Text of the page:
“In her June 2006 affidavit in the BBP Defense Fund Case, then-president Wendy Levinger promised the court, ‘As explicitly stated in the GPP, BBPDC has committed to building the minimum development necessary to cover the parks maintenance and operations needs. . . . If after Requests for Proposals are issued for proposed developments it becomes clear that market conditions will allow for less development to support the park’s needs, the development program will be reduced accordingly,’” he quoted.

Park real estate prices have escalated from about $750 per square foot in the 2005 FEIS (Final EIS) to about $2,000 per square foot today, he added, warranting a supplemental EIS.

Richmond also asked why there was no financial analysis and study of reduced-density alternatives in the November Technical Memorandum. “The authoring firm, AKRF, previously argued in court about the importance of this financial analysis in environmental reviews for this park.”

Judy Stanton, outgoing executive director of the Brooklyn Heights Association, requested that the BBPC board refrain from taking any action on the modifications.

“We do not believe you have sufficient information now to act on this recommendation,” she said.

She asked the board to determine if the two towers “conform to the decades-long commitment to build only the amount of housing absolutely necessary to support this park . . . Later public hearings cannot erase your obligation to conduct that inquiry before action.”

Lucy Koteen, chair of the Brooklyn Bridge Park Community Advisory Council (CAC), said circumstances have changed profoundly since the 2005 FEIS. The CAC sees the 2014 Technical Memo as “highly inadequate, as it dismissed every major change and anticipated change that has occurred in the area,” she said. “It made use of outdated information. It appeared to be a masquerade. How can you ignore the explosion of population without any upgrading of sewers, electrical grids, public transportation, roadways . . . and neighborhood schools?”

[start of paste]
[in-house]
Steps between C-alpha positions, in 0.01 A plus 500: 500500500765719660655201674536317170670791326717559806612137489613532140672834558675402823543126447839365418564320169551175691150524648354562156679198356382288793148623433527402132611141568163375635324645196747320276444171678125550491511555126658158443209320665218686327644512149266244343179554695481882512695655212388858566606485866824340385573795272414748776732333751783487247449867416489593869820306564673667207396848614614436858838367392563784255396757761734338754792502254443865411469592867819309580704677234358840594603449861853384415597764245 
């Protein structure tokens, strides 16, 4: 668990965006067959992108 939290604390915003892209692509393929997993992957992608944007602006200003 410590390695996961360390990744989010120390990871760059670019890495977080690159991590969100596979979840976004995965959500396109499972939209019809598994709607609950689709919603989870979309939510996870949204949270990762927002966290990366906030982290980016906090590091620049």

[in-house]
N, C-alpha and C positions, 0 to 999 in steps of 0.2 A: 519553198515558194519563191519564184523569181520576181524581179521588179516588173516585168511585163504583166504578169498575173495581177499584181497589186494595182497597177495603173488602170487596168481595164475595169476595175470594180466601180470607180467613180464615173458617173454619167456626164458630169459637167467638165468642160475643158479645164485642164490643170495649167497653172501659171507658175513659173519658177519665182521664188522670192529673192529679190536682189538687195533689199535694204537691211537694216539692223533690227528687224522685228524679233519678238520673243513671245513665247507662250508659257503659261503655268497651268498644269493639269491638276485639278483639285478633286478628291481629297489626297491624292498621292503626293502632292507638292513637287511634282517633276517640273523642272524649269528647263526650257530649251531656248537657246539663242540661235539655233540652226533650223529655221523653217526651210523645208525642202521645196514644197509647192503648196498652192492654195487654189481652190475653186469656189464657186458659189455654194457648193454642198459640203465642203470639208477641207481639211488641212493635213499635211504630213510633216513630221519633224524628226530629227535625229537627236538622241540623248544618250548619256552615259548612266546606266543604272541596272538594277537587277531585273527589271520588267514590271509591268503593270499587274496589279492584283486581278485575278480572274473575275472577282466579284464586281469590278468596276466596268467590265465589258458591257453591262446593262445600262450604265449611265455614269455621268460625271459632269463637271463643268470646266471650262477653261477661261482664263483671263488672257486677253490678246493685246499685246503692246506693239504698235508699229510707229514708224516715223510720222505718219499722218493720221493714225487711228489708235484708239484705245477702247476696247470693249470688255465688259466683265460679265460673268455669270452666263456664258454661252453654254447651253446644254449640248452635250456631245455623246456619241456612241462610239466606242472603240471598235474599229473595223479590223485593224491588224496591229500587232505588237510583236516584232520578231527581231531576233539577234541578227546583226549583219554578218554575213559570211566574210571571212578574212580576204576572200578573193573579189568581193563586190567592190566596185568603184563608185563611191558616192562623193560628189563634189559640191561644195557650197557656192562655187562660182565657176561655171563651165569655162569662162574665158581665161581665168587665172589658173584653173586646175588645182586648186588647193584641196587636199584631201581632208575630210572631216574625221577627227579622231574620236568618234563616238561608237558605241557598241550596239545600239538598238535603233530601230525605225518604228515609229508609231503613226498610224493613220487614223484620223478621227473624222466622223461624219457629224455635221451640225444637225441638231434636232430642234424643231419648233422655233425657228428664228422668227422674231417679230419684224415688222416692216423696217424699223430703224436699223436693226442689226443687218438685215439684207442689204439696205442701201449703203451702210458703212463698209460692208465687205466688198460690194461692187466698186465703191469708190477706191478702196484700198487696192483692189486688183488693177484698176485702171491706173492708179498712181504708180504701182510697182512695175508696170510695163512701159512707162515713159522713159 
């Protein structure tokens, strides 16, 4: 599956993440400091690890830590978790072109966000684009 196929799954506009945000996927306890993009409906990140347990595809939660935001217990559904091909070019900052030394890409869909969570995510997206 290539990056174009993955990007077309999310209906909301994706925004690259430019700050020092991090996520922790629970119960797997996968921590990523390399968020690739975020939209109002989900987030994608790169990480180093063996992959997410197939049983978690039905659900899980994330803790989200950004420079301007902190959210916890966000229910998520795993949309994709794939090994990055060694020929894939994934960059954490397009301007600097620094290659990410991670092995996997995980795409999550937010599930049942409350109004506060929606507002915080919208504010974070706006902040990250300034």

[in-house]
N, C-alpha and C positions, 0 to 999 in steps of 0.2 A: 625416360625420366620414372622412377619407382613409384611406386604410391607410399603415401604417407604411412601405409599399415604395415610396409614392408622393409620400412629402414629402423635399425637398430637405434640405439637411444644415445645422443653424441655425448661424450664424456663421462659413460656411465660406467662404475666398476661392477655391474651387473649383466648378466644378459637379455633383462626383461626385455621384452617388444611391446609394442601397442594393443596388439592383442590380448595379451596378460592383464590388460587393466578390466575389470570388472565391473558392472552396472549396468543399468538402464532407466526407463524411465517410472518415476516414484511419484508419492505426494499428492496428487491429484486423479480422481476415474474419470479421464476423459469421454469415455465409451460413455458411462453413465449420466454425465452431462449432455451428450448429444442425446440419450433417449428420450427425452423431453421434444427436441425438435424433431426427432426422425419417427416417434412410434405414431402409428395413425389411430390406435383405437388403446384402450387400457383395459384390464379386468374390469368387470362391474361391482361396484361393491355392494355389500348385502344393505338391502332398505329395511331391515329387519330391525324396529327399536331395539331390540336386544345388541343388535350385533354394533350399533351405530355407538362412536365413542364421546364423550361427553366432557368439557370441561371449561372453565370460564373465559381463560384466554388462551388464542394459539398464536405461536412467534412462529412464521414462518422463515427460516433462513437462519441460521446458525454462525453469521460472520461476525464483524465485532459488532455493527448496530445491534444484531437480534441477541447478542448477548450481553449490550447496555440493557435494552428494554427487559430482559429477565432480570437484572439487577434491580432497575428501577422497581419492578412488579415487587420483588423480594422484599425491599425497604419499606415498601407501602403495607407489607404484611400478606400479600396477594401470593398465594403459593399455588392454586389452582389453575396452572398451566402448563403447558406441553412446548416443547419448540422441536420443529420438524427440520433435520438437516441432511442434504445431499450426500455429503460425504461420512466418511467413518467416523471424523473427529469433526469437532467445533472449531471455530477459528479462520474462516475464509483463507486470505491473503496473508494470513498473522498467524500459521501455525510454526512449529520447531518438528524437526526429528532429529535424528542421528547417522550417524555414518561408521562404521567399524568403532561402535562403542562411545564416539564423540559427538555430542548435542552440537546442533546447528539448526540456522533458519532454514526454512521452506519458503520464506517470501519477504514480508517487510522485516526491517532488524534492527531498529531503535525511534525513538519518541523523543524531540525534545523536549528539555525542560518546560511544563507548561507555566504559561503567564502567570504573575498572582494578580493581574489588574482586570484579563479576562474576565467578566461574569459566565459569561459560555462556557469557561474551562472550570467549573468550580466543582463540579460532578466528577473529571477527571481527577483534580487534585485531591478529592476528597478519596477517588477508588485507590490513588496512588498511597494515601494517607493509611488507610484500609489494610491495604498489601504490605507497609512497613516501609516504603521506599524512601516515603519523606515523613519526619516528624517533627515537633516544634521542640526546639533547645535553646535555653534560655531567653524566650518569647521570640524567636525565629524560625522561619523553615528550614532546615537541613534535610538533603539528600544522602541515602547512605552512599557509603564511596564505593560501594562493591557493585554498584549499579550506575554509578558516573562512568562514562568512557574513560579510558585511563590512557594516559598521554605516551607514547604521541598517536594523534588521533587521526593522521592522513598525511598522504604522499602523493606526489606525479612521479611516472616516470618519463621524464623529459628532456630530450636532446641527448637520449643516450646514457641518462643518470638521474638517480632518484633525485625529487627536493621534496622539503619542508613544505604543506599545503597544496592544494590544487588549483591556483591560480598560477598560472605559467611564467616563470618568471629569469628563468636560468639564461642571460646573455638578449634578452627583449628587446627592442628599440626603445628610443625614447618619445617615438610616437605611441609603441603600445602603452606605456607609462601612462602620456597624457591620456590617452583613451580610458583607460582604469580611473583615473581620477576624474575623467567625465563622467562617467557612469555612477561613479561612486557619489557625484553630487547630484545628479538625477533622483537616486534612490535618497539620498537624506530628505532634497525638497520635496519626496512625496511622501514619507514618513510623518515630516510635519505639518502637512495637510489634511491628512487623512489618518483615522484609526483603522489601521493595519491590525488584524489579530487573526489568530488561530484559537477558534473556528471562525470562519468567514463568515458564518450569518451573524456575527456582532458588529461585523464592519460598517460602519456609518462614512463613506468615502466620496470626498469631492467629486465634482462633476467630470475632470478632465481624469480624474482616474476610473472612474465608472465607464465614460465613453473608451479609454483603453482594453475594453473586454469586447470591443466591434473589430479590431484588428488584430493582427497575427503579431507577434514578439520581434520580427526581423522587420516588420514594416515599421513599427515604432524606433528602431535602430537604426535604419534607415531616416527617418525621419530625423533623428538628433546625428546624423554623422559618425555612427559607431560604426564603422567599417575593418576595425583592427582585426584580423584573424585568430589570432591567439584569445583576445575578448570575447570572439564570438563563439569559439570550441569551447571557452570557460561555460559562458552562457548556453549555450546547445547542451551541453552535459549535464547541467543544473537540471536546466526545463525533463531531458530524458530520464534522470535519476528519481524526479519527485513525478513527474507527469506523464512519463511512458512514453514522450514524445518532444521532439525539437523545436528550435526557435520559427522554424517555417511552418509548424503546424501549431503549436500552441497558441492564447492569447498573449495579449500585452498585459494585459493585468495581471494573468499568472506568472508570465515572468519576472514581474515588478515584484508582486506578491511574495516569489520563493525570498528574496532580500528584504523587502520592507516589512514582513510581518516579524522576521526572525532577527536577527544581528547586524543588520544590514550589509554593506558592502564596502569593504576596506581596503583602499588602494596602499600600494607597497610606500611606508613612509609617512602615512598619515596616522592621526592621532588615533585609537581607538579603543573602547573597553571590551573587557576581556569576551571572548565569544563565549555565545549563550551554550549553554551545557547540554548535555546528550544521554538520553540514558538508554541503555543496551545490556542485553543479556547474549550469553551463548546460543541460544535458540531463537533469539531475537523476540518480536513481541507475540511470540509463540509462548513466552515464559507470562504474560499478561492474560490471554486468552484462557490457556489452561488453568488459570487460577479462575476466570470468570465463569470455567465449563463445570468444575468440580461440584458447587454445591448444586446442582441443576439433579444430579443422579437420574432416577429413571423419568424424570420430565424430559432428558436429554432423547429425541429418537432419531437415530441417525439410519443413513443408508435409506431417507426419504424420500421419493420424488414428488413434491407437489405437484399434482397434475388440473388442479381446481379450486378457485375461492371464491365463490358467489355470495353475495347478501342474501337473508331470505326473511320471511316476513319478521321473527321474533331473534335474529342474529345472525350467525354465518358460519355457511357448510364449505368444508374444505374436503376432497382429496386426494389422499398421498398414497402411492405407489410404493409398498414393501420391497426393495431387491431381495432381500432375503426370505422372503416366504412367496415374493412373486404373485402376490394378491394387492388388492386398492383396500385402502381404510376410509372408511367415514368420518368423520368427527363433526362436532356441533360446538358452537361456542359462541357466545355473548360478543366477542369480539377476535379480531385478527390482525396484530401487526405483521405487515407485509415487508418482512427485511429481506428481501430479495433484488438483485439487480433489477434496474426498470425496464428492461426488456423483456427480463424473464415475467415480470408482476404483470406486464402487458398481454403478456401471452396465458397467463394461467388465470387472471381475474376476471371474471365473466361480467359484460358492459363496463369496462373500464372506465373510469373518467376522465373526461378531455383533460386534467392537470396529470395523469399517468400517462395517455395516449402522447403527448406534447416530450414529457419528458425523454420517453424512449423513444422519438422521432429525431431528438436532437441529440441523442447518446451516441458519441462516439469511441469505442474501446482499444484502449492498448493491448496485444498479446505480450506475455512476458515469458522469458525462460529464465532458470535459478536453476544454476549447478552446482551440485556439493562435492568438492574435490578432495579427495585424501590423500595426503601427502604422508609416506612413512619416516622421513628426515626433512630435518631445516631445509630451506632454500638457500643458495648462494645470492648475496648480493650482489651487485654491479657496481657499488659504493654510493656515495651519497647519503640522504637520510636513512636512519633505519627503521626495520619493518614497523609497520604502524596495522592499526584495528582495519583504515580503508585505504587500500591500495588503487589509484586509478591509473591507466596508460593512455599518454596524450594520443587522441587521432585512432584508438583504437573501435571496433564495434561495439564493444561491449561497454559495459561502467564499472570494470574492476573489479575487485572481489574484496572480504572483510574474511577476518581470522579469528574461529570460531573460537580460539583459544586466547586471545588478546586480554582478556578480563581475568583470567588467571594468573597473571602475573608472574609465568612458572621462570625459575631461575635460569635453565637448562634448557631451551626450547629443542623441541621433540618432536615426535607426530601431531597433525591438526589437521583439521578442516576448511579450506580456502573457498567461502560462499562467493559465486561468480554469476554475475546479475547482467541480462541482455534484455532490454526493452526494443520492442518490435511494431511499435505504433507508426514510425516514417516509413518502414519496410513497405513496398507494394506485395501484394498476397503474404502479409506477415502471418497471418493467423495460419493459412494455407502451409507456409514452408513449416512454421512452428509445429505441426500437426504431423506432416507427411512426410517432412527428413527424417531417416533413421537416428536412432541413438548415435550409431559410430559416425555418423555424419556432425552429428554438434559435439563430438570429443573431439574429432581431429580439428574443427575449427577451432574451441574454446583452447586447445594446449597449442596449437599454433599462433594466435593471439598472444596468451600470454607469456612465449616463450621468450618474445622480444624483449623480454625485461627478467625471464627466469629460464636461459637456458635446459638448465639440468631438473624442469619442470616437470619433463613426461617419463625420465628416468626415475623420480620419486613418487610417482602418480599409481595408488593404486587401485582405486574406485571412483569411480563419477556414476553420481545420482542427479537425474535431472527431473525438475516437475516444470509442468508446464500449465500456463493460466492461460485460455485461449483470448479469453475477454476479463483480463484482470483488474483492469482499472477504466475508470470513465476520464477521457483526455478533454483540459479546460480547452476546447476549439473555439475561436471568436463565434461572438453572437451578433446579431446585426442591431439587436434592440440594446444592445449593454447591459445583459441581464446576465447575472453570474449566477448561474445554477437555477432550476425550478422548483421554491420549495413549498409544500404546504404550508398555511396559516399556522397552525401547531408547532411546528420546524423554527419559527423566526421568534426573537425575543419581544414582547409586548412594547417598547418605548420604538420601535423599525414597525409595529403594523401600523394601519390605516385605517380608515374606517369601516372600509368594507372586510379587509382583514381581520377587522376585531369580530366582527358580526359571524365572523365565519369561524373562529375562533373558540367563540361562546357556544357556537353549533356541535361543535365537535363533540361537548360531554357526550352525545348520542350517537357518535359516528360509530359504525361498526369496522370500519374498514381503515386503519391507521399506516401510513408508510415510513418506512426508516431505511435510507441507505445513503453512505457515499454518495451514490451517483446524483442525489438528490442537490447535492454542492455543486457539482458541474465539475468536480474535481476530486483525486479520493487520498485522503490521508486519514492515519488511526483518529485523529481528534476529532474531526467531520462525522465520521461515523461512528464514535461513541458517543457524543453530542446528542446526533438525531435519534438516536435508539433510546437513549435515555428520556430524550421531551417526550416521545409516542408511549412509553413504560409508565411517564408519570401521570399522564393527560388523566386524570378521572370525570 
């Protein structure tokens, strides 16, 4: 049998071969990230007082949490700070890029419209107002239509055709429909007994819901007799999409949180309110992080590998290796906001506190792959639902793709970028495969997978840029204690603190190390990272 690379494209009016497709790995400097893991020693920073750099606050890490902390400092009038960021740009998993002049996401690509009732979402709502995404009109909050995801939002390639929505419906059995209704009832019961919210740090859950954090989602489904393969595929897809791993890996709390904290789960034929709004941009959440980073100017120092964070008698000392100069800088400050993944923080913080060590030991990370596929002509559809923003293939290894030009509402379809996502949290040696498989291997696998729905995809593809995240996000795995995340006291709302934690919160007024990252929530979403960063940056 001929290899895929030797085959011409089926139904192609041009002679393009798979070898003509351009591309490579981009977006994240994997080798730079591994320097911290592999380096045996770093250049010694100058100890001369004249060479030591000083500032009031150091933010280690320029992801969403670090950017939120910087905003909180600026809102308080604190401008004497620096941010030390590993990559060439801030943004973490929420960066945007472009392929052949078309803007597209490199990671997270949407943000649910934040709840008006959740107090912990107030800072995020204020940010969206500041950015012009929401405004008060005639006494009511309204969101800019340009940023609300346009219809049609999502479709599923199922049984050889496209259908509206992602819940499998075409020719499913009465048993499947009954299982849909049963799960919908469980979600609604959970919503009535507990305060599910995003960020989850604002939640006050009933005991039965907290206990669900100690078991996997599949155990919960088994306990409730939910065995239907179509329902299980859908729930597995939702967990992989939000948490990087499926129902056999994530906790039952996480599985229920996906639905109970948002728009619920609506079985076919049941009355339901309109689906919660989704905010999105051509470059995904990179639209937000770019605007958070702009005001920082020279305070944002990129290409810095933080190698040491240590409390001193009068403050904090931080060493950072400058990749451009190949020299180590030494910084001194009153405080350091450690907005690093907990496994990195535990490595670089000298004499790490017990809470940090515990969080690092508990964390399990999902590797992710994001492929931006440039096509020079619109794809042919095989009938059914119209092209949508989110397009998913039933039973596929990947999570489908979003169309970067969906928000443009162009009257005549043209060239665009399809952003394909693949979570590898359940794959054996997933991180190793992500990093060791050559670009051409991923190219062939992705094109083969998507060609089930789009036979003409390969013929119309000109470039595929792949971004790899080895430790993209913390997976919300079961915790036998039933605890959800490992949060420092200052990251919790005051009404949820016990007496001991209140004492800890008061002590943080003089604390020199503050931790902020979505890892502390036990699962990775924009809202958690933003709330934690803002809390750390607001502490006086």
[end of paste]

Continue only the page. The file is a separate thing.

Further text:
She added that the police precinct was overwhelmed by the unexpectedly high usage of the park and the population explosion in the area, and pointed out that there is no longer a hospital in the area to serve the large population.

Steve Guterman, of the advocacy group Save the View Now, said it would be irresponsible to not fully analyze the situation in a new EIS.

The park could easily raise money in the municipal bond market to cover a short-term revenue shortfall, he added.

 

Business groups support the development

Not everyone spoke out against the Pier 6 development, however. Chris Martin, speaking on behalf of the DUMBO Business Improvement District (BID), supported the modifications to the GPP, citing the “spectacular successes of Brooklyn Bridge Park.”

The park changed a “derelict, inaccessible waterfront” to a “thriving, open space,” he said. “The Pier 6 project is not only essential to the future of park, but will provide affordable housing and public amenities for our community.”

Bethany Bowyer, Deputy Director of Real Estate and Planning at the Downtown Brooklyn Partnership, said the organization supported the plan. She said the park the importance of the park to the Downtown Brooklyn community and its economy “cannot be overstated.”

She said a seminar held by the Partnership about the application process for the affordable housing component of the project attracted more than a thousand residents.

The GPP modification process includes holding a public meeting and soliciting and collecting public comments that will be considered by the BBPDC board and the ESD directors. A notice will be published 30 days before the public meeting, and written comment can be submitted.

 

Check back for updates to this story. Web casting of the meeting is available at http://www.esd.ny.gov/webcasts.

Updated 6/24 to reflect BBPC’s disagreement with advocate’s contention that the Pier 6 development is not financially necessary, and that a November Technical Memo prepared by the ESD concludes a new EIS is not warranted.